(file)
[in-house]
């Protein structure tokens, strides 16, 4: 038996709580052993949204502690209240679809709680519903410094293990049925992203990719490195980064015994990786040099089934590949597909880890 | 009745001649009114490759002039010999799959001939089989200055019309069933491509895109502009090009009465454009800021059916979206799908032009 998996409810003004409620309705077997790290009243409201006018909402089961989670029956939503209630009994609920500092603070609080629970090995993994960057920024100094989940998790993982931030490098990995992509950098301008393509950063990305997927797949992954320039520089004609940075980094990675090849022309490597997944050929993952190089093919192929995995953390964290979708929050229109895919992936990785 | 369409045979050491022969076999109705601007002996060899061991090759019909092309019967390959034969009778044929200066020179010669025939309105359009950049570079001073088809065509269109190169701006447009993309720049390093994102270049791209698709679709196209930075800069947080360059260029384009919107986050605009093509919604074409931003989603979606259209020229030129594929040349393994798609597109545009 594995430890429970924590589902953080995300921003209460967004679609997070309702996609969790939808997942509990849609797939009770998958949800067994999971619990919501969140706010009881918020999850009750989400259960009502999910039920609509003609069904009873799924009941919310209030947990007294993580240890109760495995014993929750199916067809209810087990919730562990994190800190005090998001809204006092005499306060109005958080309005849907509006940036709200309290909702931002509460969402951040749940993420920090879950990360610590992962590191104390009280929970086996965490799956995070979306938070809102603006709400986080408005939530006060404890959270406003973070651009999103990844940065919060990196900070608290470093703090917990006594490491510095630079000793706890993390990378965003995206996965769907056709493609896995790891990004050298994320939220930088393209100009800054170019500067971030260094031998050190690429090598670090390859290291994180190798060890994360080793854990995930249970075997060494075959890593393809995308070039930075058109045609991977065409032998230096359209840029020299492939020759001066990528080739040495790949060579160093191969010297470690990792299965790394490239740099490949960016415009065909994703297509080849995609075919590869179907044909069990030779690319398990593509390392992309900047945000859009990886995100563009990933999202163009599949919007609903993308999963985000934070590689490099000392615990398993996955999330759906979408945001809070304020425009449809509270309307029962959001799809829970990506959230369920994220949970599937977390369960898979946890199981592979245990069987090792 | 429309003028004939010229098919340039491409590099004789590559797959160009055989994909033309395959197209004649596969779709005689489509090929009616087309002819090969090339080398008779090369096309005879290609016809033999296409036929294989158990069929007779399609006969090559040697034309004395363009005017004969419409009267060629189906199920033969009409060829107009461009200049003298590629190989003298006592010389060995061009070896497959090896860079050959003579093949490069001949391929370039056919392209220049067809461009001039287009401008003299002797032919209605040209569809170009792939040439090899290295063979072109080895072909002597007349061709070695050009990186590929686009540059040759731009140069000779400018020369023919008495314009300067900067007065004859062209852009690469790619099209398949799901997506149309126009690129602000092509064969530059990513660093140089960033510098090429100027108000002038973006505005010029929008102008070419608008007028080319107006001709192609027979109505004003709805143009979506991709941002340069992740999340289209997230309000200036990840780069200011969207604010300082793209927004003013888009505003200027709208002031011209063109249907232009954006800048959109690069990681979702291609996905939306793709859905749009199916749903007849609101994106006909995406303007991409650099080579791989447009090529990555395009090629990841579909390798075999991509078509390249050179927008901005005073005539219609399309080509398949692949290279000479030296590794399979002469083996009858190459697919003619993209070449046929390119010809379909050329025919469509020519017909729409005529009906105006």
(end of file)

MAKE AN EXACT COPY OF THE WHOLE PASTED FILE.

[in-house]
């Protein structure tokens, strides 16, 4: 038996709580052993949204502690209240679809709680519903410094293990049925992203990719490195980064015994990786040099089934590949597909880890 | 009745001649009114490759002039010999799959001939089989200055019309069933491509895109502009090009009465454009800021059916979206799908032009 998996409810003004409620309705077997790290009243409201006018909402089961989670029956939503209630009994609920500092603070609080629970090995993994960057920024100094989940998790993982931030490098990995992509950098301008393509950063990305997927797949992954320039520089004609940075980094990675090849022309490597997944050929993952190089093919192929995995953390964290979708929050229109895919992936990785 | 369409045979050491022969076999109705601007002996060899061991090759019909092309019967390959034969009778044929200066020179010669025939309105359009950049570079001073088809065509269109190169701006447009993309720049390093994102270049791209698709679709196209930075800069947080360059260029384009919107986050605009093509919604074409931003989603979606259209020229030129594929040349393994798609597109545009 594995430890429970924590589902953080995300921003209460967004679609997070309702996609969790939808997942509990849609797939009770998958949800067994999971619990919501969140706010009881918020999850009750989400259960009502999910039920609509003609069904009873799924009941919310209030947990007294993580240890109760495995014993929750199916067809209810087990919730562990994190800190005090998001809204006092005499306060109005958080309005849907509006940036709200309290909702931002509460969402951040749940993420920090879950990360610590992962590191104390009280929970086996965490799956995070979306938070809102603006709400986080408005939530006060404890959270406003973070651009999103990844940065919060990196900070608290470093703090917990006594490491510095630079000793706890993390990378965003995206996965769907056709493609896995790891990004050298994320939220930088393209100009800054170019500067971030260094031998050190690429090598670090390859290291994180190798060890994360080793854990995930249970075997060494075959890593393809995308070039930075058109045609991977065409032998230096359209840029020299492939020759001066990528080739040495790949060579160093191969010297470690990792299965790394490239740099490949960016415009065909994703297509080849995609075919590869179907044909069990030779690319398990593509390392992309900047945000859009990886995100563009990933999202163009599949919007609903993308999963985000934070590689490099000392615990398993996955999330759906979408945001809070304020425009449809509270309307029962959001799809829970990506959230369920994220949970599937977390369960898979946890199981592979245990069987090792 | 429309003028004939010229098919340039491409590099004789590559797959160009055989994909033309395959197209004649596969779709005689489509090929009616087309002819090969090339080398008779090369096309005879290609016809033999296409036929294989158990069929007779399609006969090559040697034309004395363009005017004969419409009267060629189906199920033969009409060829107009461009200049003298590629190989003298006592010389060995061009070896497959090896860079050959003579093949490069001949391929370039056919392209220049067809461009001039287009401008003299002797032919209605040209569809170009792939040439090899290295063979072109080895072909002597007349061709070695050009990186590929686009540059040759731009140069000779400018020369023919008495314009300067900067007065004859062209852009690469790619099209398949799901997506149309126009690129602000092509064969530059990513660093140089960033510098090429100027108000002038973006505005010029929008102008070419608008007028080319107006001709192609027979109505004003709805143009979506991709941002340069992740999340289209997230309000200036990840780069200011969207604010300082793209927004003013888009505003200027709208002031011209063109249907232009954006800048959109690069990681979702291609996905939306793709859905749009199916749903007849609101994106006909995406303007991409650099080579791989447009090529990555395009090629990841579909390798075999991509078509390249050179927008901005005073005539219609399309080509398949692949290279000479030296590794399979002469083996009858190459697919003619993209070449046929390119010809379909050329025919469509020519017909729409005529009906105006």